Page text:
Hamilton is another author I have read regularly and generally been pleased with his epic storylines and interesting views on how he sees humanity in the future. The Void trilogy, of which this is the first book, takes place more than a thousand years after the events of Pandora’s Star and Judas Unchained, although some of the characters from the previous two books return (age has long been conquered for most people in a number of ways), and they are generally welcome.
The unusual thing is that there are two universes featured in these books, the human Commonwealth and the world inside the Void, a mysterious black-hole-like structure at the centre of the galaxy and, some believe, sits another universe. The world inside the void is almost medieval but the characters have telepathic and telekinetic powers which are often similar to the traits provided by the high-tech modifications in the ‘real’ universe.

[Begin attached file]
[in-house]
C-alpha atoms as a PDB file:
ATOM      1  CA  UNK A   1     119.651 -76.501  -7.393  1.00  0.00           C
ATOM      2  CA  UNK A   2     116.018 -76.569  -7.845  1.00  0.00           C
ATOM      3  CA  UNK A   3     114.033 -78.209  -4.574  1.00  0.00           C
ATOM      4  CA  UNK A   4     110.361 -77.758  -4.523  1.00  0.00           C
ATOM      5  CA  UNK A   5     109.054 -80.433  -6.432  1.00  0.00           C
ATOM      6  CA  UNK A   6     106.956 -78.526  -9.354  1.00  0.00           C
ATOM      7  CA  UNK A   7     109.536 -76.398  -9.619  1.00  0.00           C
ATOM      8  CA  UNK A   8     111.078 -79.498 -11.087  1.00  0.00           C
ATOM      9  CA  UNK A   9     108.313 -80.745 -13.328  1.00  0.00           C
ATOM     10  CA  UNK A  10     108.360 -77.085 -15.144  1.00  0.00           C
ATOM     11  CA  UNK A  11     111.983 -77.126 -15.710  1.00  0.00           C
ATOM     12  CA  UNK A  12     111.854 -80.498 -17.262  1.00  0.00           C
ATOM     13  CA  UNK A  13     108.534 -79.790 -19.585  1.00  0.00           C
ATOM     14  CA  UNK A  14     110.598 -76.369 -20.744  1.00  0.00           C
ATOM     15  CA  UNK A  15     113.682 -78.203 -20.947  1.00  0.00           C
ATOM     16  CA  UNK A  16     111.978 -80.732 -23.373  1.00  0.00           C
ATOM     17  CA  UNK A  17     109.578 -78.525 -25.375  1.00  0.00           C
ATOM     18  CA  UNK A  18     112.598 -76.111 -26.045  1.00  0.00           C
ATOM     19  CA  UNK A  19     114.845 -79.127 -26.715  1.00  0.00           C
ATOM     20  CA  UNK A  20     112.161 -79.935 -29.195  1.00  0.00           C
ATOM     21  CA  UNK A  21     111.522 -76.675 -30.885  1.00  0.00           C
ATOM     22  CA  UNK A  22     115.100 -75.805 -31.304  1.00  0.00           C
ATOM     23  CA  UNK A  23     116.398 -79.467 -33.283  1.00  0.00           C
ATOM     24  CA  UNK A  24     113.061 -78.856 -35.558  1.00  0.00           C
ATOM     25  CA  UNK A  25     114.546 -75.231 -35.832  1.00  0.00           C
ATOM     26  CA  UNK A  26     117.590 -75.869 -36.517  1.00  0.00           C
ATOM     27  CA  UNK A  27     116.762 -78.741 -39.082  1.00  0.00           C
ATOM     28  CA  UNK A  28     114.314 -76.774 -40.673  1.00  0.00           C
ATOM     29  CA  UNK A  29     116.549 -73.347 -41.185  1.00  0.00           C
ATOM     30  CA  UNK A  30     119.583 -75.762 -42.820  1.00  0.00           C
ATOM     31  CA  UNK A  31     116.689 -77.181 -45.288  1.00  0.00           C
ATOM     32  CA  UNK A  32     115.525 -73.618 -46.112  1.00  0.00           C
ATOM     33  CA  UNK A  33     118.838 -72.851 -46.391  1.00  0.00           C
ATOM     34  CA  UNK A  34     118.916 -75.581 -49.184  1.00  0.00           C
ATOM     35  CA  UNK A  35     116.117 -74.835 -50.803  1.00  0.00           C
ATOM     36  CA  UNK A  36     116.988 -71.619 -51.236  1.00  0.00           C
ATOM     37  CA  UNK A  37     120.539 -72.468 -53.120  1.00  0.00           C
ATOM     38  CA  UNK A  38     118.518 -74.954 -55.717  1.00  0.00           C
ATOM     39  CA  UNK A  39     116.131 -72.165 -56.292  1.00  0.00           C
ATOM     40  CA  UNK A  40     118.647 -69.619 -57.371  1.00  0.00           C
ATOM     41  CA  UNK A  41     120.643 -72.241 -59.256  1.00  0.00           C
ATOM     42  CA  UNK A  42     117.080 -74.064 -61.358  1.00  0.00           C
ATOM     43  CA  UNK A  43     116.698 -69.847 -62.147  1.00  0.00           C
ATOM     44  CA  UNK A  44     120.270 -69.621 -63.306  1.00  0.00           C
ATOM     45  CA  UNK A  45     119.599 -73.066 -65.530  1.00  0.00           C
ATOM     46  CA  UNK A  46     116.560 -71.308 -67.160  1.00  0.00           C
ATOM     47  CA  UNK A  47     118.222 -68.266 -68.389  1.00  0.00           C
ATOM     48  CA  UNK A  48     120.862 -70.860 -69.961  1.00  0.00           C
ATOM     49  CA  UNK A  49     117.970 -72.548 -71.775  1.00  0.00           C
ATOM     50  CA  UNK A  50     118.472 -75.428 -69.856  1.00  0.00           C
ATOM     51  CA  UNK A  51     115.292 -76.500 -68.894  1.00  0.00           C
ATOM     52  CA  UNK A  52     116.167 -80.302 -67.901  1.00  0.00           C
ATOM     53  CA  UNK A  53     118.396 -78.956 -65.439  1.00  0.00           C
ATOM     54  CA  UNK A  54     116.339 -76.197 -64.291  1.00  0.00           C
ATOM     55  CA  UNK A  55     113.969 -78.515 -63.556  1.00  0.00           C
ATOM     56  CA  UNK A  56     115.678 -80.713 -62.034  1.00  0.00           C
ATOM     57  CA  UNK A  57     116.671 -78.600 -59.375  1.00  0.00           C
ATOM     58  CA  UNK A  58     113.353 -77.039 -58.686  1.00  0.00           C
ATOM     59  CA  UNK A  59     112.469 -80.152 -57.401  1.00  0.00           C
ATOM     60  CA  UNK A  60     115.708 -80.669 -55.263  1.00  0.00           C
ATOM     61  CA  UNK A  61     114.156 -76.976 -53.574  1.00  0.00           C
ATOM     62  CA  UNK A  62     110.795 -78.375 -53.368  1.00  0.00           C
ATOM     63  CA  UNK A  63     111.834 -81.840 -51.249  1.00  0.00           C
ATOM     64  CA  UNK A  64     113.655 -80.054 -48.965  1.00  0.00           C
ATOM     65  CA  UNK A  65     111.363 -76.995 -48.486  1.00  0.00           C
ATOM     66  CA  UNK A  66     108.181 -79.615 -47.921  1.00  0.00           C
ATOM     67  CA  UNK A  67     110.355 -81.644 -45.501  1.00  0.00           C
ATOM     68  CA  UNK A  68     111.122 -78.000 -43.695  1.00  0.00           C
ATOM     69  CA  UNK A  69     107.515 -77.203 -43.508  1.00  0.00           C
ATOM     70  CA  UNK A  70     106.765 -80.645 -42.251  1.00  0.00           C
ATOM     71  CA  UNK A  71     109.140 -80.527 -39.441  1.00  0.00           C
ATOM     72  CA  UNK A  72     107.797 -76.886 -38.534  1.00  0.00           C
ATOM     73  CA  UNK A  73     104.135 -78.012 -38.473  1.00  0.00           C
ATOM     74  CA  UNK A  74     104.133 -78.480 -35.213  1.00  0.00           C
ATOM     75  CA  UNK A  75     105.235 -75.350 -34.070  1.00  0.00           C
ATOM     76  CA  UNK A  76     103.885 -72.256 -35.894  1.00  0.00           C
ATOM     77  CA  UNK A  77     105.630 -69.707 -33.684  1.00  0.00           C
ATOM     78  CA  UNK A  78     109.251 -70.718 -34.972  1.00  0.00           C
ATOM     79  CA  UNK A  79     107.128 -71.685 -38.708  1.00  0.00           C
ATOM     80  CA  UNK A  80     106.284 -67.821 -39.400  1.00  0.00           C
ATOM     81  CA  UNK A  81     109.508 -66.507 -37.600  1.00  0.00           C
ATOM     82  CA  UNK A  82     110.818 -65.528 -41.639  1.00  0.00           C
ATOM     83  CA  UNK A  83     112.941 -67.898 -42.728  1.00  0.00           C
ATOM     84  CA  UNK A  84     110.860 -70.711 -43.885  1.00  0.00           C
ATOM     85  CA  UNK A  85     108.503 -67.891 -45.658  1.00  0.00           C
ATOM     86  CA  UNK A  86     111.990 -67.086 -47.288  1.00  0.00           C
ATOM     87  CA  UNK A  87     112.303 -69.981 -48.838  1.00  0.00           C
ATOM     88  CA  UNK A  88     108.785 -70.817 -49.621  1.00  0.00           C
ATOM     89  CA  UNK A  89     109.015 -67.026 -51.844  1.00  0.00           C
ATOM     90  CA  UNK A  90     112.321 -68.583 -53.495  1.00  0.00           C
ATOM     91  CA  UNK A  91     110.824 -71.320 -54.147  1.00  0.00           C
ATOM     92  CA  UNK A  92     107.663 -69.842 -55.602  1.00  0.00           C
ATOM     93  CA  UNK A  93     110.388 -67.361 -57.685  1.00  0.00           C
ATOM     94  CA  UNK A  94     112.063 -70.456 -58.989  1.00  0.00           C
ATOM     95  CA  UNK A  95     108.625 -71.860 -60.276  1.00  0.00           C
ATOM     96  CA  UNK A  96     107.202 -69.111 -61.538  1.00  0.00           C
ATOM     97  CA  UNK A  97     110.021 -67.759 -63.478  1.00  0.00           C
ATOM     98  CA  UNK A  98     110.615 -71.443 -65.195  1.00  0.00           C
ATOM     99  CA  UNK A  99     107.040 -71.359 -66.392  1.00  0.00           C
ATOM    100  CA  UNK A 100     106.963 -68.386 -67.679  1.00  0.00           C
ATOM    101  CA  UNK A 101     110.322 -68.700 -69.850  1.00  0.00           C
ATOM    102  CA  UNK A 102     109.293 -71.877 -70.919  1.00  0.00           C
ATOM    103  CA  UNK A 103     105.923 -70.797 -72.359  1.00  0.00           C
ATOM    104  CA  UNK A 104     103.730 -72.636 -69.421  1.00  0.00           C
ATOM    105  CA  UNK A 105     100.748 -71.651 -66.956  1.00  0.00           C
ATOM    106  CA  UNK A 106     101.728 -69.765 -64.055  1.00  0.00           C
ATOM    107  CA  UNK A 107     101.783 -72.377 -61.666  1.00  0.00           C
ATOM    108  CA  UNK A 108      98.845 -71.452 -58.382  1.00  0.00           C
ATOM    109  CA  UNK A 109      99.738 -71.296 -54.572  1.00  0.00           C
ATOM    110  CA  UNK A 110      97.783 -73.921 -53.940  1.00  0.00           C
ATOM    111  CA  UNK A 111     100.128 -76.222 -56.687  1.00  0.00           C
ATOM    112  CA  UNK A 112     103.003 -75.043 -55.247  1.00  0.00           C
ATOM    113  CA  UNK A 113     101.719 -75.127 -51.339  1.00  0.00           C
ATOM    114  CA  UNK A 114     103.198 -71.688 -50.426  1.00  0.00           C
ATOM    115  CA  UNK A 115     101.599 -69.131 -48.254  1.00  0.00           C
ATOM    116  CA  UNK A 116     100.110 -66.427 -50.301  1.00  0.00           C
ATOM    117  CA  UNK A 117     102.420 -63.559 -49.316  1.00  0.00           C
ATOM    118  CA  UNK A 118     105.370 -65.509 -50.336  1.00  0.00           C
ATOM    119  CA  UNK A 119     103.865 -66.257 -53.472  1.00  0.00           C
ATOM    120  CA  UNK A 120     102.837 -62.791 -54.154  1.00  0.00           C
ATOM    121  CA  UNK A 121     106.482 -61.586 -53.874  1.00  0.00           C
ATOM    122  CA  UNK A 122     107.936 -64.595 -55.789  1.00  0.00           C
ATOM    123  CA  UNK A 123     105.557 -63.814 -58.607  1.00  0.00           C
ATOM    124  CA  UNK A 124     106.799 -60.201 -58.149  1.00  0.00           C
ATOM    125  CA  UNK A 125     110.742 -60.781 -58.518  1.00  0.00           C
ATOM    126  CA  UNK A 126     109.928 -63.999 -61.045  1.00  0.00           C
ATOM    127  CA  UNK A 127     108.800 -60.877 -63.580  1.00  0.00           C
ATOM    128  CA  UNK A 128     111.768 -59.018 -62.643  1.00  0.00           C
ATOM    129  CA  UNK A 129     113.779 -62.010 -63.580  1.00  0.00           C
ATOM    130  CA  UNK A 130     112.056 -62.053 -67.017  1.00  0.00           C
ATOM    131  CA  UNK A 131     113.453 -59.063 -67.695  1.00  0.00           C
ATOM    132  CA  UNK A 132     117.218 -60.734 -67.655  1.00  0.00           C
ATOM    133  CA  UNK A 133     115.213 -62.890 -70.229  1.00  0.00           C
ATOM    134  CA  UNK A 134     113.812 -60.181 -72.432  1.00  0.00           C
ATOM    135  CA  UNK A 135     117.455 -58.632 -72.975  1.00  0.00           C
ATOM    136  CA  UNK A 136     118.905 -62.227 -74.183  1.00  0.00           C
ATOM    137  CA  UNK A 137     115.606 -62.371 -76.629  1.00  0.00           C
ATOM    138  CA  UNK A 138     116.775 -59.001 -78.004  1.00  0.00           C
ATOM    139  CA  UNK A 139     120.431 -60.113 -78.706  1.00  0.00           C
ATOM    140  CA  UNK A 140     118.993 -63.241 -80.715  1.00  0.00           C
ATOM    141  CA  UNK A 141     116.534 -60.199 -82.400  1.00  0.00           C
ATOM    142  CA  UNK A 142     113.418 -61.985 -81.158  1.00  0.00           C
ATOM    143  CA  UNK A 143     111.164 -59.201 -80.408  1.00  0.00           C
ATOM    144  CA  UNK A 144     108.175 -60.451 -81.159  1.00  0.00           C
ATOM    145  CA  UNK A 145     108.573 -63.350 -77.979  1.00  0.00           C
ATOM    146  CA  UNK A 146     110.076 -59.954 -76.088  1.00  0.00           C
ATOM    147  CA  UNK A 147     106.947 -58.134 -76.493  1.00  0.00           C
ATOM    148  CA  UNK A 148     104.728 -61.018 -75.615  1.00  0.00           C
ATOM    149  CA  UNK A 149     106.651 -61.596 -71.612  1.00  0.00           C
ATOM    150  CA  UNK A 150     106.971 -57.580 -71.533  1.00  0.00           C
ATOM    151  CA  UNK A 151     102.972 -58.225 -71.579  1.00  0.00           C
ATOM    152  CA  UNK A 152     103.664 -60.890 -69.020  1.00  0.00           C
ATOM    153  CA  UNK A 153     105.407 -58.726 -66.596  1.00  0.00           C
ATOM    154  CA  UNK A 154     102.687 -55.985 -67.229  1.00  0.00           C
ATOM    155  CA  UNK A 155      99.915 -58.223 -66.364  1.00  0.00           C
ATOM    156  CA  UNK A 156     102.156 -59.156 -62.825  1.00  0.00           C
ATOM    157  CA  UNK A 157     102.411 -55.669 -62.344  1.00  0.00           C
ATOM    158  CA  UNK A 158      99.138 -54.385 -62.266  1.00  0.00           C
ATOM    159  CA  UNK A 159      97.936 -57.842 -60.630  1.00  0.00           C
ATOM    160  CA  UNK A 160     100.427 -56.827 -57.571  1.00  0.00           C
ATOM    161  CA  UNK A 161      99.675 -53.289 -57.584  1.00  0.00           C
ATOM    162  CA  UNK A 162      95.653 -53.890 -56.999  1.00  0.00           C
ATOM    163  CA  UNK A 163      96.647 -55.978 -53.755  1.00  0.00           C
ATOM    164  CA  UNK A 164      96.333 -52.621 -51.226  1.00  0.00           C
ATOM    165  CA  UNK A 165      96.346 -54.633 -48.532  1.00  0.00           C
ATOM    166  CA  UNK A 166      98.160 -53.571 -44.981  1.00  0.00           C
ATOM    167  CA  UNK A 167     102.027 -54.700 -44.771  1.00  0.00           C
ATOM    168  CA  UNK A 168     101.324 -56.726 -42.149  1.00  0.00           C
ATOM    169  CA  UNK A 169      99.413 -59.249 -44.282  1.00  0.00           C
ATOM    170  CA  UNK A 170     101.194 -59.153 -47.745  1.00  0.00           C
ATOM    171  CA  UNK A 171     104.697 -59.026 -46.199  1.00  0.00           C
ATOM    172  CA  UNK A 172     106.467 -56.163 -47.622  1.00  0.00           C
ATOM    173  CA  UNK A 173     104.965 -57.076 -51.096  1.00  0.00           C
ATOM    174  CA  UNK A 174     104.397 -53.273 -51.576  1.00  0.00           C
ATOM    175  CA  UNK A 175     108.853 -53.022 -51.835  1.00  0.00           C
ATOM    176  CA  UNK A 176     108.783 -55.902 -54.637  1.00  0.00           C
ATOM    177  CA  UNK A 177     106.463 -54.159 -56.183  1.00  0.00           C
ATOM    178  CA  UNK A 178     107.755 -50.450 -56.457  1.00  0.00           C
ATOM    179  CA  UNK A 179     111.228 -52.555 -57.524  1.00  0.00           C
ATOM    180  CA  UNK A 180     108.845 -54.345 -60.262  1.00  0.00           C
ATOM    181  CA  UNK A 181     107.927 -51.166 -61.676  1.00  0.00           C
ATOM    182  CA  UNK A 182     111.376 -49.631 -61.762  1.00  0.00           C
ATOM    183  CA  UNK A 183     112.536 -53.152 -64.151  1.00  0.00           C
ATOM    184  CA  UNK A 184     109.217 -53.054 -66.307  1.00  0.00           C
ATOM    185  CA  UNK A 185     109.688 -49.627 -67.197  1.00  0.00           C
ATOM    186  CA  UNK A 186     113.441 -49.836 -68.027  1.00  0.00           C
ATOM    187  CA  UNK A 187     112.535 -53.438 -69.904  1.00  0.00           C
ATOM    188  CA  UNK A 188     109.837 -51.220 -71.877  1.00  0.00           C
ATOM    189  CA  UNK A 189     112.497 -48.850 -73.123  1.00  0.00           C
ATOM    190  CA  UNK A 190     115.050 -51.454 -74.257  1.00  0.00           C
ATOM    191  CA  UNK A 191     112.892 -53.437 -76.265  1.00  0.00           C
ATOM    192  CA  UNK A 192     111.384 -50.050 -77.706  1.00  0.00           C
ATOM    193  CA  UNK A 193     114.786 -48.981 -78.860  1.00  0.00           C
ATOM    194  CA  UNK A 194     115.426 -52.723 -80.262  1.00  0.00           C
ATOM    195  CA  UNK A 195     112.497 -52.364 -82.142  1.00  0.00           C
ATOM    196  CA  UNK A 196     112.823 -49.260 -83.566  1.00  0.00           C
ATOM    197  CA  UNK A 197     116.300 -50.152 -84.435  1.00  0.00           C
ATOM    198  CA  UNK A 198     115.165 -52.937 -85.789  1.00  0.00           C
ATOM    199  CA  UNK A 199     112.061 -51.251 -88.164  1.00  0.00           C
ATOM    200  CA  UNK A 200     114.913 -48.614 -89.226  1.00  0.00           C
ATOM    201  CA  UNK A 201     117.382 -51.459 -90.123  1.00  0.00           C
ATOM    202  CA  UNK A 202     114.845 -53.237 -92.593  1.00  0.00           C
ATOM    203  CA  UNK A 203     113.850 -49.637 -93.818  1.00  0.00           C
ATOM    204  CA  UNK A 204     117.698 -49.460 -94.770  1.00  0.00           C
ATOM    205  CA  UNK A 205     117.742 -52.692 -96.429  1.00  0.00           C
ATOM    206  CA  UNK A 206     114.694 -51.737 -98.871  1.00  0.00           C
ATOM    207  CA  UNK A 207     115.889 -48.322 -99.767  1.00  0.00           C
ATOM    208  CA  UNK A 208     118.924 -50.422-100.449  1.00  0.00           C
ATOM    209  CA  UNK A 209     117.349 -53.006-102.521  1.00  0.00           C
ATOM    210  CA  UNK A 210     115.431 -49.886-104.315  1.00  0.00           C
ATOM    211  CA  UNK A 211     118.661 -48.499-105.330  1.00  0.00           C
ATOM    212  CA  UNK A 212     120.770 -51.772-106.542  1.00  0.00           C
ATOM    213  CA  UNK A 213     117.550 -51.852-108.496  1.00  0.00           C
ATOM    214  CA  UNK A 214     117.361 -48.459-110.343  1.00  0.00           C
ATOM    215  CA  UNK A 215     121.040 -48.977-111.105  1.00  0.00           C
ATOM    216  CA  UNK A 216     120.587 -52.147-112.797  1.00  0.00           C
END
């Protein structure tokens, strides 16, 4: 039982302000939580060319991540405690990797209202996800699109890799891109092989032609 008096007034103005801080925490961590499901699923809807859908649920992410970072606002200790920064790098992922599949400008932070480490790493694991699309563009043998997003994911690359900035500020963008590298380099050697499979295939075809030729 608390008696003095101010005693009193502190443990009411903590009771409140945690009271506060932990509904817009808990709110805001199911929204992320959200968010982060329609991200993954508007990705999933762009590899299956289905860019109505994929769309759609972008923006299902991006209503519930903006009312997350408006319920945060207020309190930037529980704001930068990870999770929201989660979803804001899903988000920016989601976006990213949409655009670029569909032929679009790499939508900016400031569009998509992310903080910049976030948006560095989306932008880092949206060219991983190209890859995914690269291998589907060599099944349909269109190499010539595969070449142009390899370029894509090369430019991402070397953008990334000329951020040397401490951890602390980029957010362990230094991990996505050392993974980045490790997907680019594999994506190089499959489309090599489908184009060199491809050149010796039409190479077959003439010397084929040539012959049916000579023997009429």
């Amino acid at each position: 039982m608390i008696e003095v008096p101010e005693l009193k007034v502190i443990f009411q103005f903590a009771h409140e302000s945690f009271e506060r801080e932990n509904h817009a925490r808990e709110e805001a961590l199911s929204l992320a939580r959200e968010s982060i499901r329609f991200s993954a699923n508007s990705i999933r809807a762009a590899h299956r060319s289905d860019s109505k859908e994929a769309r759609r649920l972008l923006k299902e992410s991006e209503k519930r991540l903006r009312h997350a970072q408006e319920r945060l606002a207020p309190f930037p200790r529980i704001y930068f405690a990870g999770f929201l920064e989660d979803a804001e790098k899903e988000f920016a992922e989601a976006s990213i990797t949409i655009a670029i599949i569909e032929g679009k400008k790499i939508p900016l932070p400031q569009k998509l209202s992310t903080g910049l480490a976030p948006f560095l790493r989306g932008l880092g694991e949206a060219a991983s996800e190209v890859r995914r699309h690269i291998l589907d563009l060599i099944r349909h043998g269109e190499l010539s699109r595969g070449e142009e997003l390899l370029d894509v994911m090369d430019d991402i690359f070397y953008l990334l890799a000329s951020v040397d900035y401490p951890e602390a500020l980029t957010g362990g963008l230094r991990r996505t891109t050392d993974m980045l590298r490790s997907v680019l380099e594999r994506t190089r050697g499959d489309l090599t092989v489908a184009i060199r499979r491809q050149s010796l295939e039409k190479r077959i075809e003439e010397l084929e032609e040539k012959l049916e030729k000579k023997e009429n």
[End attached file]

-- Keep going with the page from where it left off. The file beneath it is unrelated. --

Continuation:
Patience is generally a trait you need to get through Hamilton’s grand operas, and that is the case here, with exciting developments interspersed with mundane story development (which you often wonder if it’s necessary). I actually much enjoyed the story set within the void, but some of the political positioning and play outside is interesting too.
I think the Nighsdawn trilogy was a hard act to follow and the Commonwealth series isn’t quite up there with it yet, though I like the direction it has taken. One of my criticism’s of both of the previous books was the amount of exposition, and the same goes here, although it can probably be extended to include characters and backstory which is unnecessary.
Again, I couldn’t help but get into it though and will certainly be looking at the next books in the trilogy.